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What is Gingko? A Traditional Medicine & Food

Updated on October 16, 2011

A Long-Time Friend of Humankind

Ginkgo is a prehistoric plant. It is among the oldest kinds of trees in existence. It is known by a number of names. Included are Japanese silver apricot, fossil tree, and maidenhair tree. Most people in English speaking countries know it by it's Latin name, Ginkgo Biloba.  It's seeds and leaf extract have long been believed to be beneficial when used in medicines. In fact, Ginkgo has been a standby in Chinese medicine for centuries. It's uses in traditional medicine as well as modern medicine are many and varied.

Medicinal Uses of Ginkgo

The extract of the leaf is commonly used to help with a number of problems, including tinnitus, fatigue, asthma, bronchitis, and memory loss. Recently, it has been used to treat narrowing of the arteries in the legs. This condition (claudication) is quite painful. Additionally, recent studies have indicated that gingko may help with such complex problems as multiple sclerosis, dementia caused by Alzheimer disease, and sexual dysfunction.

The effectiveness of gingko on these specific conditions, however, remains unclear. Studies have not shown tremendous effectiveness in any single condition, but anecdotal reports indicate that gingko is a good general tonic when used wisely. It is important not to exceed the dosage recommended for the type of gingko you choose to use. To do so may cause negative drug interactions and unpleasant side effects.

Some side effects of the overuse of gingko include allergic skin reactions, dizziness, diarrhea, upset stomach, nausea and headache. It is important to note that this kind of reaction is almost entirely isolated to incidents of overuse. Drug interactions are not entirely understood at this time and are under investigation. It does seem that gingko may have some blood thinning properties. While this is generally a good thing in healthy individuals, it should be taken into careful consideration for people who have bleeding disorders, are taking anticoagulant drugs, or are scheduled for surgery or a trip to the dentist. Additionally, if you are taking other supplements that cause thinning of the blood, or if you drink a great deal of wine or grape juice, you should exercise caution when using gingko.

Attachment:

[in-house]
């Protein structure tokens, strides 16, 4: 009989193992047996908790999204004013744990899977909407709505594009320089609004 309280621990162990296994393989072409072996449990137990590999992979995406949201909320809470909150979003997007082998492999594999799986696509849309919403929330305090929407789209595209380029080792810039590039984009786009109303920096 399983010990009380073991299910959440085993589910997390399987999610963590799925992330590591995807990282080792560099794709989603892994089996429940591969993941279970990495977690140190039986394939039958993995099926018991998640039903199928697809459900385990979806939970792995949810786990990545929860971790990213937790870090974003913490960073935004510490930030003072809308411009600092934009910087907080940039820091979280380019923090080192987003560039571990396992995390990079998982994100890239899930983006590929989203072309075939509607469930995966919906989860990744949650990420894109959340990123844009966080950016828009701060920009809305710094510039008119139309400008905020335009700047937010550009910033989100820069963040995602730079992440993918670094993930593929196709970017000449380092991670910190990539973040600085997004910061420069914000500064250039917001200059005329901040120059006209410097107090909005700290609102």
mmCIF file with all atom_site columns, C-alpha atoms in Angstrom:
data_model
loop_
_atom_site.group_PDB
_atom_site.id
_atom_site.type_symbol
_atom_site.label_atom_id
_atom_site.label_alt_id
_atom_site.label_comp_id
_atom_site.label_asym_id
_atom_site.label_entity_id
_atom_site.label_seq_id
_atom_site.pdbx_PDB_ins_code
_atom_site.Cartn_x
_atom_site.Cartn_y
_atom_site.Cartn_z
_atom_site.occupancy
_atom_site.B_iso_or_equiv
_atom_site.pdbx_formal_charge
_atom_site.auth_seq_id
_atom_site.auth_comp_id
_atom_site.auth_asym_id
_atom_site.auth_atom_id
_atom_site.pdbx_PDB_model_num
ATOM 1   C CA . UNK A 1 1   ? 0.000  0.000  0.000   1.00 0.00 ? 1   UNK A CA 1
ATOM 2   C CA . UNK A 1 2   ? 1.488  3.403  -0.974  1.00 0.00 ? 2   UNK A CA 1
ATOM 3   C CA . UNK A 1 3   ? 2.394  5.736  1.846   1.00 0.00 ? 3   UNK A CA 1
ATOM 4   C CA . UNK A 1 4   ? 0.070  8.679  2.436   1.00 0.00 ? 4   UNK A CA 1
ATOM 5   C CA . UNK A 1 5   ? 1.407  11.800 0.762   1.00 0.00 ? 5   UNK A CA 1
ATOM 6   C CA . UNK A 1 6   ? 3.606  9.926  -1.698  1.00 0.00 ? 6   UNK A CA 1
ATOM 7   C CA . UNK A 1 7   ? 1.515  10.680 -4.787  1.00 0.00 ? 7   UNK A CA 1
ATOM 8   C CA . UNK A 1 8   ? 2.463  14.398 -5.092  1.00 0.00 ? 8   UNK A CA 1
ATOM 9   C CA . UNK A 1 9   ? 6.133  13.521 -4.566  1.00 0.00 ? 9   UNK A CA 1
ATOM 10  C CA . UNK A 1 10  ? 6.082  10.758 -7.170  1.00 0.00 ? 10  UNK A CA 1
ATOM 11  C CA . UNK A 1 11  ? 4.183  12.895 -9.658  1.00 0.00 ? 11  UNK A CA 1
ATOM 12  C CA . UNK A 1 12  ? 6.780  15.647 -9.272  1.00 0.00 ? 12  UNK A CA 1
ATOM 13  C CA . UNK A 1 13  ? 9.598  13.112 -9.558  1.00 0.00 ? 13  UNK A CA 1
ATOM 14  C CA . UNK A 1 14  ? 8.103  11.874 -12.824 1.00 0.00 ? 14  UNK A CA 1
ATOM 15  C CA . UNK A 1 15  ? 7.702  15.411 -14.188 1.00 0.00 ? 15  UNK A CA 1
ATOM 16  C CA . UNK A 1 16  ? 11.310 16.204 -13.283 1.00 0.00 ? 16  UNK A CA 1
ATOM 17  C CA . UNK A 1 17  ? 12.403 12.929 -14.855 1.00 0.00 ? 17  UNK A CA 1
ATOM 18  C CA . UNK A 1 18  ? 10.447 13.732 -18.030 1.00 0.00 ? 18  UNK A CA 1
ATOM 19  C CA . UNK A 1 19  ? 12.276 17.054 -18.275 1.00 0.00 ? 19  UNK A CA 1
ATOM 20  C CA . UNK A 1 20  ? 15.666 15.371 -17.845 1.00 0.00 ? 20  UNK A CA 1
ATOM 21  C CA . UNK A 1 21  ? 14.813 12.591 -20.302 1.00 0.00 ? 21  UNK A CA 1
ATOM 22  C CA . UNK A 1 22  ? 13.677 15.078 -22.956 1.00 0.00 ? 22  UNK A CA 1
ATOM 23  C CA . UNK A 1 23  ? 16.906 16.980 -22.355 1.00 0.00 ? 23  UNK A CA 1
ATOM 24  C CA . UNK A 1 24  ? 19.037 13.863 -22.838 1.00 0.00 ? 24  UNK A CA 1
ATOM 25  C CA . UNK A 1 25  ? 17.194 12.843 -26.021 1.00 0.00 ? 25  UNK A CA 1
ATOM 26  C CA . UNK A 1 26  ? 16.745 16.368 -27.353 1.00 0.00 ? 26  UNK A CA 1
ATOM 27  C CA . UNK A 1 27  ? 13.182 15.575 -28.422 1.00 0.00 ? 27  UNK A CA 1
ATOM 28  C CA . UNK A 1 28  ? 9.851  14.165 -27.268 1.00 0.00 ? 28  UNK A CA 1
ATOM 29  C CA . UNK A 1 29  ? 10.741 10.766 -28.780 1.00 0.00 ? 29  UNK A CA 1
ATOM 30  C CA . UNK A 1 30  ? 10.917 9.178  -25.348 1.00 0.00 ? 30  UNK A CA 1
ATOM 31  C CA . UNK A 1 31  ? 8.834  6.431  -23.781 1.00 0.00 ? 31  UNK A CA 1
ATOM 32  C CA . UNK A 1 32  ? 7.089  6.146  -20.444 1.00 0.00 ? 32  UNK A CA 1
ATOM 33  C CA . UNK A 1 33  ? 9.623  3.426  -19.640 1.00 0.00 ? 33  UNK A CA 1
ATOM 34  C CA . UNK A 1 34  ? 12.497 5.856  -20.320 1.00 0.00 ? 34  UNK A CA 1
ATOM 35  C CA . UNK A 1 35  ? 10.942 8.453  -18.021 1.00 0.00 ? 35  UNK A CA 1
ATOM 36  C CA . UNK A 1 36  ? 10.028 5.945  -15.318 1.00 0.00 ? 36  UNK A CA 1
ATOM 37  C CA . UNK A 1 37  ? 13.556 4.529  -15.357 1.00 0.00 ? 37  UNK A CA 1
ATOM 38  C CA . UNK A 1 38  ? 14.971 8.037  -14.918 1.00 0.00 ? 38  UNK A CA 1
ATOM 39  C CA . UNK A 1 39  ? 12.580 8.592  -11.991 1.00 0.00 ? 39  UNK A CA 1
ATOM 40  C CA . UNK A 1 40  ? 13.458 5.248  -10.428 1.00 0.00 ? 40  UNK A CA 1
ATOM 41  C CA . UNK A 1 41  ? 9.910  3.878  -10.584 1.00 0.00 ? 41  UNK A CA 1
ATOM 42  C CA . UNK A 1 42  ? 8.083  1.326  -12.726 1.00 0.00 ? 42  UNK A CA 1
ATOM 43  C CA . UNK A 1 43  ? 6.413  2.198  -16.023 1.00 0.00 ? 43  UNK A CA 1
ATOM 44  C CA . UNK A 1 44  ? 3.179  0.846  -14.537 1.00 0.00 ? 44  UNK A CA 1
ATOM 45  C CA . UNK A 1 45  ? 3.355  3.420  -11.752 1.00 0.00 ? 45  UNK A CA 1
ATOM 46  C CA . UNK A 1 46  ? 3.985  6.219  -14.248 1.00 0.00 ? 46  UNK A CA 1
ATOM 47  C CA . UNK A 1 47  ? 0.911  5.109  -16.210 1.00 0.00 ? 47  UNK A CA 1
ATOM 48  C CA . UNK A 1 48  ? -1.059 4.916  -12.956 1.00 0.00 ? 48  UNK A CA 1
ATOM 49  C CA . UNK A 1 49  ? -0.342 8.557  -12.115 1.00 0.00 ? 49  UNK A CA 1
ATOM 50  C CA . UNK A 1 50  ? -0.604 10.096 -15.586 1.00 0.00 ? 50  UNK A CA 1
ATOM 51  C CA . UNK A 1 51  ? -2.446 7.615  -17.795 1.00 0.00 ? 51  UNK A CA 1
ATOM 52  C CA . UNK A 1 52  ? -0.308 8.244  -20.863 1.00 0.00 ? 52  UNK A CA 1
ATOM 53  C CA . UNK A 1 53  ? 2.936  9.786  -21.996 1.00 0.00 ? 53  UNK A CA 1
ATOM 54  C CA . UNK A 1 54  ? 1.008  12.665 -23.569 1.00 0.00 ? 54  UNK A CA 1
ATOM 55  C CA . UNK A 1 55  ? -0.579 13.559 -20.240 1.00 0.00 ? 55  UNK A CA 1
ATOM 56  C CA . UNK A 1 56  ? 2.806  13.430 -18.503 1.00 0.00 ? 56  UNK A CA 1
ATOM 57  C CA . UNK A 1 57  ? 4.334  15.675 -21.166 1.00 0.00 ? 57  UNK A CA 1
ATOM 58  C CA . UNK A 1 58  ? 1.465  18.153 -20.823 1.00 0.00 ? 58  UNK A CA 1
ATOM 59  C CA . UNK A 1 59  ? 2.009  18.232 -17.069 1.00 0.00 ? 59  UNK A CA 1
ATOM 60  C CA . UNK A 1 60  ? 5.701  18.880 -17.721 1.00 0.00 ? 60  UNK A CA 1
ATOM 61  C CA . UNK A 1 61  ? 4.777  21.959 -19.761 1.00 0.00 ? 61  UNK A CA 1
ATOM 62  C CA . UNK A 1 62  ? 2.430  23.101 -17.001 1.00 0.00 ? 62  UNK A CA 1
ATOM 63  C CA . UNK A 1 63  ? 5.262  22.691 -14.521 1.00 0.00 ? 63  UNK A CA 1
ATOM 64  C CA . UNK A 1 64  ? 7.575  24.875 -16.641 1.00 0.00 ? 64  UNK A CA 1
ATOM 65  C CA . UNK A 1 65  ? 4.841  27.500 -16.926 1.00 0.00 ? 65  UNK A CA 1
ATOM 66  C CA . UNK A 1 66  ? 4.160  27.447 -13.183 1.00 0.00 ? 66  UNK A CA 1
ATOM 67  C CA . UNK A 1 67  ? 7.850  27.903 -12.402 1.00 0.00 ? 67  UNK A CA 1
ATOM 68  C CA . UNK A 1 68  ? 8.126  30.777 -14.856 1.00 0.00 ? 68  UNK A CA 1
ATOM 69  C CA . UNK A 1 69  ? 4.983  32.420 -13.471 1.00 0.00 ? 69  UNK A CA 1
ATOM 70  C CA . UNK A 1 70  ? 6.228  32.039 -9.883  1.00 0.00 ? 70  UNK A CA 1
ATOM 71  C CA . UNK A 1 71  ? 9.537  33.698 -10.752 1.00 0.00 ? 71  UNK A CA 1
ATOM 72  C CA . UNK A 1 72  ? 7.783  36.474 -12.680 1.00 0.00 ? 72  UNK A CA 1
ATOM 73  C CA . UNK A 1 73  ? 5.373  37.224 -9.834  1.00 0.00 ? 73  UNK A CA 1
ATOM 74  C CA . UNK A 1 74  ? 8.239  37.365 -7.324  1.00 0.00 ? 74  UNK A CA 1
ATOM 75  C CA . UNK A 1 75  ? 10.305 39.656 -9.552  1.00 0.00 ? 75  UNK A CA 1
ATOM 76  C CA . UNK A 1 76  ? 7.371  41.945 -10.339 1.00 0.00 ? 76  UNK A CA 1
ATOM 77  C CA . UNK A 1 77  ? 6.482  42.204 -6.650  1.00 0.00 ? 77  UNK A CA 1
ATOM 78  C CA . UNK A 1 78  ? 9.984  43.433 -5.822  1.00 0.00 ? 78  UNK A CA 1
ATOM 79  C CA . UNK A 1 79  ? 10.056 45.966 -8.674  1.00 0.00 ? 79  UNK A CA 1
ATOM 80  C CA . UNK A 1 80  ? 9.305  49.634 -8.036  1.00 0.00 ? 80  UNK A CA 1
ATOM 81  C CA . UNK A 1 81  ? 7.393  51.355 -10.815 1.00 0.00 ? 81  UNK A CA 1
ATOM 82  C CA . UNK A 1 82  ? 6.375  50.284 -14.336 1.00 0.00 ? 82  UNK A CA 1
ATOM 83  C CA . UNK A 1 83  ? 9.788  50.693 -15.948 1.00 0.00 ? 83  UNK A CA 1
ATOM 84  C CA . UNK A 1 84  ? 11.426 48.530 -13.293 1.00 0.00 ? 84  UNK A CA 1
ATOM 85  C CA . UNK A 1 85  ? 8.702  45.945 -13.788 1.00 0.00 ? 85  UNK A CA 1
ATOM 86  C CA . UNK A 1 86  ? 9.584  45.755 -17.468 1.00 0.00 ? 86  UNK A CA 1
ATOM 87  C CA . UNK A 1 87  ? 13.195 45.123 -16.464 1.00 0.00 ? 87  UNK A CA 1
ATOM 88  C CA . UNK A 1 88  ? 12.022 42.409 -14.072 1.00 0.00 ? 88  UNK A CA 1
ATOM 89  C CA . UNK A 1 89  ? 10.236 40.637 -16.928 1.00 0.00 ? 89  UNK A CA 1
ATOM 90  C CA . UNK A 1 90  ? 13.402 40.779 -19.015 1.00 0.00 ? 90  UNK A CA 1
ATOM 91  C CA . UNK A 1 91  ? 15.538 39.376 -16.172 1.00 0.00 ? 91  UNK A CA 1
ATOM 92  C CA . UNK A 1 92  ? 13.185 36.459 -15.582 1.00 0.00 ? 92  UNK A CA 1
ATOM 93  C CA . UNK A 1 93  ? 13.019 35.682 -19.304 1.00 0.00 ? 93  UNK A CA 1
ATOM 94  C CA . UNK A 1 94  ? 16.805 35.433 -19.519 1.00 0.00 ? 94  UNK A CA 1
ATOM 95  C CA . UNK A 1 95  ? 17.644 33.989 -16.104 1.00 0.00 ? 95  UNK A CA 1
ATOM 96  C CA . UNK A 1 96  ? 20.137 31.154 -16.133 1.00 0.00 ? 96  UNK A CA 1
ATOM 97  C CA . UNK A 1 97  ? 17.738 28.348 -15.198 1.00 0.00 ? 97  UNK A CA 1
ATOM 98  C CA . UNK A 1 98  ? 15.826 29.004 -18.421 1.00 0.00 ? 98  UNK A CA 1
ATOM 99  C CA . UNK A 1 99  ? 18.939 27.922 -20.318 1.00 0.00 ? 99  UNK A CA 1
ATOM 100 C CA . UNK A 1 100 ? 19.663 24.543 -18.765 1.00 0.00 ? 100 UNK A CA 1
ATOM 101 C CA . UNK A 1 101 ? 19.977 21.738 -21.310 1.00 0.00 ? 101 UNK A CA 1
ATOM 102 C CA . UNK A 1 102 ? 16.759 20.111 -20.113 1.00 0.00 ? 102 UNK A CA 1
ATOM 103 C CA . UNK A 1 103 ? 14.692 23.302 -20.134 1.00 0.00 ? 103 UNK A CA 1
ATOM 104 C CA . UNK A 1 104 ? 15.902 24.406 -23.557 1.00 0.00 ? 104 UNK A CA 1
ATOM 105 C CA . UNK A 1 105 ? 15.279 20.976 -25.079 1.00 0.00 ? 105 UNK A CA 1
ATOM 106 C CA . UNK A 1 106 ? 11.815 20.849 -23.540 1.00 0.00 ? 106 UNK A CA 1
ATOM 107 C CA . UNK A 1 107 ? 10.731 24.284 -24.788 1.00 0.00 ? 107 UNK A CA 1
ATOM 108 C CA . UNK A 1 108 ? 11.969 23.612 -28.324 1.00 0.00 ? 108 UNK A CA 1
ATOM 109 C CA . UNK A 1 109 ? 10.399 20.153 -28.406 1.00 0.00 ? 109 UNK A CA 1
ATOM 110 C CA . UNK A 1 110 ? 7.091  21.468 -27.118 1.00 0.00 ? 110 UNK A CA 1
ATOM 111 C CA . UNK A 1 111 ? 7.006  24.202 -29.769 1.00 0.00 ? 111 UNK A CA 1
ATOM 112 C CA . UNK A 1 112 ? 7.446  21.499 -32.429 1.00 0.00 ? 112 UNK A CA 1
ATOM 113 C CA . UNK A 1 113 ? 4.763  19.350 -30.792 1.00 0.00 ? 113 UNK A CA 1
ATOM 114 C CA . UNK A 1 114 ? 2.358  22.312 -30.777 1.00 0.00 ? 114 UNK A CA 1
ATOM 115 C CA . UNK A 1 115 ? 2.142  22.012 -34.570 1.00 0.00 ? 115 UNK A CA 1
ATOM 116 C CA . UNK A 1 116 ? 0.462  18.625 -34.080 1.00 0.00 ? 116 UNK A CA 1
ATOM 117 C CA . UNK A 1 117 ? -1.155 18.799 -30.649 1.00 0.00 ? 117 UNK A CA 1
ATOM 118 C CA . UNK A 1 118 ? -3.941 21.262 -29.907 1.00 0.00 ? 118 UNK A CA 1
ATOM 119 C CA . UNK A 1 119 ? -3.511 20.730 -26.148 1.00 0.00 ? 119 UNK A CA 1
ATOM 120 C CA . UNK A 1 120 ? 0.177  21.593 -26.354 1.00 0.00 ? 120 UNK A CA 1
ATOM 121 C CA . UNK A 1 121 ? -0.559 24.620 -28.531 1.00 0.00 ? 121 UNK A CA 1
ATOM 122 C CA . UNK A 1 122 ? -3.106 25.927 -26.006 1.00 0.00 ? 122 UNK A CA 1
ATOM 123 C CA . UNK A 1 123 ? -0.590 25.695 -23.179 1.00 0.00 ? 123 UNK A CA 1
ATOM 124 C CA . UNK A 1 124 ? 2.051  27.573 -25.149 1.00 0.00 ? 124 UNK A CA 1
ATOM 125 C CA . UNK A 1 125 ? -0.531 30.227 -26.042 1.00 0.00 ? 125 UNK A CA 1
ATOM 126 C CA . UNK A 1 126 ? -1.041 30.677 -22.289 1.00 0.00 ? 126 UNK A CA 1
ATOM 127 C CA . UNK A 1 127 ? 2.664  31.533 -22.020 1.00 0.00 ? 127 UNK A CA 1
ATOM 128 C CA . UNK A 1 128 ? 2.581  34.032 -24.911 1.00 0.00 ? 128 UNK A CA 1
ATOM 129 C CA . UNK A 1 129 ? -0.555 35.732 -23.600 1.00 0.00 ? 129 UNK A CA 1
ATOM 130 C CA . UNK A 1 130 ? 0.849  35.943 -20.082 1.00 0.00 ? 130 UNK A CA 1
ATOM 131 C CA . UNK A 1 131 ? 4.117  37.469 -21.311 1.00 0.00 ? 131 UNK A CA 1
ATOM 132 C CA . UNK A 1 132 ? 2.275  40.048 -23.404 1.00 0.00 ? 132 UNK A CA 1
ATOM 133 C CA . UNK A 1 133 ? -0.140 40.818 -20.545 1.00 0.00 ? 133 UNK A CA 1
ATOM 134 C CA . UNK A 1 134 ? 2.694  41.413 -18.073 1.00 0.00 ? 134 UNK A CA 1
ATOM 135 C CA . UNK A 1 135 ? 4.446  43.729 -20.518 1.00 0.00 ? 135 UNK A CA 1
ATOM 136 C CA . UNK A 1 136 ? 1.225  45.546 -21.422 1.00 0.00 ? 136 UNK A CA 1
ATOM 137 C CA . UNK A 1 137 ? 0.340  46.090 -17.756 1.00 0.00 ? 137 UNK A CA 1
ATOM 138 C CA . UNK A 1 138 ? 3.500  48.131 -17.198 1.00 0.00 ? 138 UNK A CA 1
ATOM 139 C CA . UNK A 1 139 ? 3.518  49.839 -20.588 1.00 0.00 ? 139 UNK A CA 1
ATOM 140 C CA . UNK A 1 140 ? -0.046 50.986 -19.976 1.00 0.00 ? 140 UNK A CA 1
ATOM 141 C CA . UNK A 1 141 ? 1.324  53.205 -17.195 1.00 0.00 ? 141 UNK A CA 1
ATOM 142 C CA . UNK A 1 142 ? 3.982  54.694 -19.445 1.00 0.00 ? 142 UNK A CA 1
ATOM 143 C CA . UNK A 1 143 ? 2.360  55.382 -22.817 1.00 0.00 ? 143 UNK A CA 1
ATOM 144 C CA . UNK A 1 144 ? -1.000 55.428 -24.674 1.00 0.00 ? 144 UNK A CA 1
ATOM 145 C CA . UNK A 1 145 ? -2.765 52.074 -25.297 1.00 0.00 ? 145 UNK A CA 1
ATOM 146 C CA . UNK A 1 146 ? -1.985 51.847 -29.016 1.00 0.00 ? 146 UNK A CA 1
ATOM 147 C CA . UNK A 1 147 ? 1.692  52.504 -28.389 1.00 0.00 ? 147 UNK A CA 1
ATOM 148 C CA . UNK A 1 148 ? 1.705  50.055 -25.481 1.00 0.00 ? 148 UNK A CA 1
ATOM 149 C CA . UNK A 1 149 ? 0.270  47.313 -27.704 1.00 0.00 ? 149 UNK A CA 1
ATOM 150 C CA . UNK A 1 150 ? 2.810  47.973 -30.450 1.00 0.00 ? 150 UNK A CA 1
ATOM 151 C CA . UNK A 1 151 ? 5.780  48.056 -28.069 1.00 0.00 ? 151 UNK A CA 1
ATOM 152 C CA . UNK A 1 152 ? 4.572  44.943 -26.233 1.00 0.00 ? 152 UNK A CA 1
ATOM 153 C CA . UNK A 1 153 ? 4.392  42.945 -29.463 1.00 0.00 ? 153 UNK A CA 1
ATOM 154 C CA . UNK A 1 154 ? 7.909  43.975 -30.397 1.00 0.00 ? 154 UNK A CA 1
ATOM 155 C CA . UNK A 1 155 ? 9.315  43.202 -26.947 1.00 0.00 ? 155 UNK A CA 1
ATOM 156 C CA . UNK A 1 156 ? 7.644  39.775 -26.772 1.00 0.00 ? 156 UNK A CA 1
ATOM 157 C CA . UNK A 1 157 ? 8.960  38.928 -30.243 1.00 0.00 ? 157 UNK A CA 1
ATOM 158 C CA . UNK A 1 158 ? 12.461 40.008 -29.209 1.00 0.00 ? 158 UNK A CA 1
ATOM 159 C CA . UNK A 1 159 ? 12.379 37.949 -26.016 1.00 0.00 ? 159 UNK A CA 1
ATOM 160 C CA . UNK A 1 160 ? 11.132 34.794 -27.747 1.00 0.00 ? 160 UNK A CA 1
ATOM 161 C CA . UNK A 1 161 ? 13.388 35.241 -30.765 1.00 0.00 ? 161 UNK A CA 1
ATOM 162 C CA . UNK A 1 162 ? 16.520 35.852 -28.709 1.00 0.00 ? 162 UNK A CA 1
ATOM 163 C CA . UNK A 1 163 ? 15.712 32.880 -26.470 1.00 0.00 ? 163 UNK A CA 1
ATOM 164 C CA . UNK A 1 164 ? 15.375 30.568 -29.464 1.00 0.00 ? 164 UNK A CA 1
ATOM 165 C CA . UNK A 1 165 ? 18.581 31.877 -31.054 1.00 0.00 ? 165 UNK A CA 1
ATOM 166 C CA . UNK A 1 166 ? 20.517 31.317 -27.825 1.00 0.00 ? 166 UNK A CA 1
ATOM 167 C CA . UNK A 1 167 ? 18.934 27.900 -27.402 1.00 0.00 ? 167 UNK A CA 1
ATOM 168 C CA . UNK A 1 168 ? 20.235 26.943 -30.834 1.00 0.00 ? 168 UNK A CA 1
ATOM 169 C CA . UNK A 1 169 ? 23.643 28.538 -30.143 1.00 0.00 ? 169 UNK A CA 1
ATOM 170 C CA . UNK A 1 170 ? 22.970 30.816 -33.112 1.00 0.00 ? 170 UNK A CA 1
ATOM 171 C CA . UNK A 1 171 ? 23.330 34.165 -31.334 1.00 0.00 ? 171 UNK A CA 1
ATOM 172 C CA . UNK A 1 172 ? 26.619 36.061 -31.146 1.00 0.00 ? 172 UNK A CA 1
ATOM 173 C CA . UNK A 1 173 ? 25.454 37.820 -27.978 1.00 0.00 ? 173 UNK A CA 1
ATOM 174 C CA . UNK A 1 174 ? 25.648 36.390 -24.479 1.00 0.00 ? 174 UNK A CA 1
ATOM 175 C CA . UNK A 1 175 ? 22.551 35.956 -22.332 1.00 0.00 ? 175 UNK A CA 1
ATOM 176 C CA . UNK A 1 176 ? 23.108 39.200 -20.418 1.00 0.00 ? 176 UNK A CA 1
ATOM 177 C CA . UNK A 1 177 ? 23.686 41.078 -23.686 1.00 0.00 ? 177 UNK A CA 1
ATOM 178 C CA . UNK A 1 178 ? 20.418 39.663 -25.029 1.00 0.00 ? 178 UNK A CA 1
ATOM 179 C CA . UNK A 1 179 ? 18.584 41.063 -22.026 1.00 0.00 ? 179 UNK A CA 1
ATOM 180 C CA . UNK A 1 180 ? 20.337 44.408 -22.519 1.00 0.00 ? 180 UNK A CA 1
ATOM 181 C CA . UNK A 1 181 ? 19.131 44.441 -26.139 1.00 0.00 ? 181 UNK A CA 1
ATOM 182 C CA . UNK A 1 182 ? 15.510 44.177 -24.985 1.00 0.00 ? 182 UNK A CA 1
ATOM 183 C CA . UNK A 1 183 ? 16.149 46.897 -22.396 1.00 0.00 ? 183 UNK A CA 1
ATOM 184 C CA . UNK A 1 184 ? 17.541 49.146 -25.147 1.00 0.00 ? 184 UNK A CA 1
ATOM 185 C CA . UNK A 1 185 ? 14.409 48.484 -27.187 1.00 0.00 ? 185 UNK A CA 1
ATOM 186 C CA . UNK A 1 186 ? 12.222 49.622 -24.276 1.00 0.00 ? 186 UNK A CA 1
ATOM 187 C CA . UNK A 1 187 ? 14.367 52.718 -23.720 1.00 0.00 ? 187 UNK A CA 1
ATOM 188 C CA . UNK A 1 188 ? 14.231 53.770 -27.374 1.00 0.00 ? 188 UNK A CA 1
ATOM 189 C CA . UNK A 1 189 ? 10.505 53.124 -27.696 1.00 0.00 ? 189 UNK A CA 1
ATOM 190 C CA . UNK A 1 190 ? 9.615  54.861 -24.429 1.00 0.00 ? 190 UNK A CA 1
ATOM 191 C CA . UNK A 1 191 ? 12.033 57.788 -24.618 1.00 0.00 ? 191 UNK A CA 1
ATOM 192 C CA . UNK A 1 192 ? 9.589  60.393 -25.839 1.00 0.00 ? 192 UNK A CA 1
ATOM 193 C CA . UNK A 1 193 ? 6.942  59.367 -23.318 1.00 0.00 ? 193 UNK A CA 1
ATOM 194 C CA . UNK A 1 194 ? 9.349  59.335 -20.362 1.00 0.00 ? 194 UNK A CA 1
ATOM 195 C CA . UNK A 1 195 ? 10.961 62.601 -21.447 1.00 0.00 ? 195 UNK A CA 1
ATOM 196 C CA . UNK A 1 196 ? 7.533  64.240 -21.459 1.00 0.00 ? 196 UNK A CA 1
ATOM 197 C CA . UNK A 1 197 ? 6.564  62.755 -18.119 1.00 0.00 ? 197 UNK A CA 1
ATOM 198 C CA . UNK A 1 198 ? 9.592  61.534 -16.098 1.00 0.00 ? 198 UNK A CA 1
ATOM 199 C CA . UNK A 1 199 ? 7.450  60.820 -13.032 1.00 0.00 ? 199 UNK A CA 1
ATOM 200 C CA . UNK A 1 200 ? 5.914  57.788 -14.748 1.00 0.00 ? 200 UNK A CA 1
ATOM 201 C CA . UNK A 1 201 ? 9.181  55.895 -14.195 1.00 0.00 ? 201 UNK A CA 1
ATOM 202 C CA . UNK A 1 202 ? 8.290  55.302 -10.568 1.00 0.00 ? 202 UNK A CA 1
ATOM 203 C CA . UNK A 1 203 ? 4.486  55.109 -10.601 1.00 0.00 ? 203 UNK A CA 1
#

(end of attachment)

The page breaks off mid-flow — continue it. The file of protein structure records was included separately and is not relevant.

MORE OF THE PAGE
Gingko as Food

In addition to medicinal uses, the seeds of the Gingko tree can be cooked and used as food. However, be cautious if you try this. Find a good, reliable recipe online, and be sure your gingko seeds are cooked thoroughly. When uncooked, the seeds of the gingko contain gingkotoxin. This chemical is seizure inducing and can cause death.

Gingko as a Cosmetic

Because gingko is considered an antioxidant and has been shown to increase circulation and prevent fragility in capillaries, it is also often used in skin care products. Additionally, gingko helps with collagen formation and the creation of fibroblasts, which assist with wound healing and the regeneration of the skin.

Remember! Coordinated Healthcare is Important!

Generally speaking, gingko seems to be safe and beneficial in modest doses as an occasional tonic or when used under the supervision of the health care professional of your choice. Be sure that any health counselor with whom you confer (doctor, holistic practitioner, etc.) is fully aware of any and all drugs and supplements you may be using. It is important to coordinate all aspects of your health care to get the best results from everything you are doing.

Copyright:SuzanneBennett:October 1, 2009


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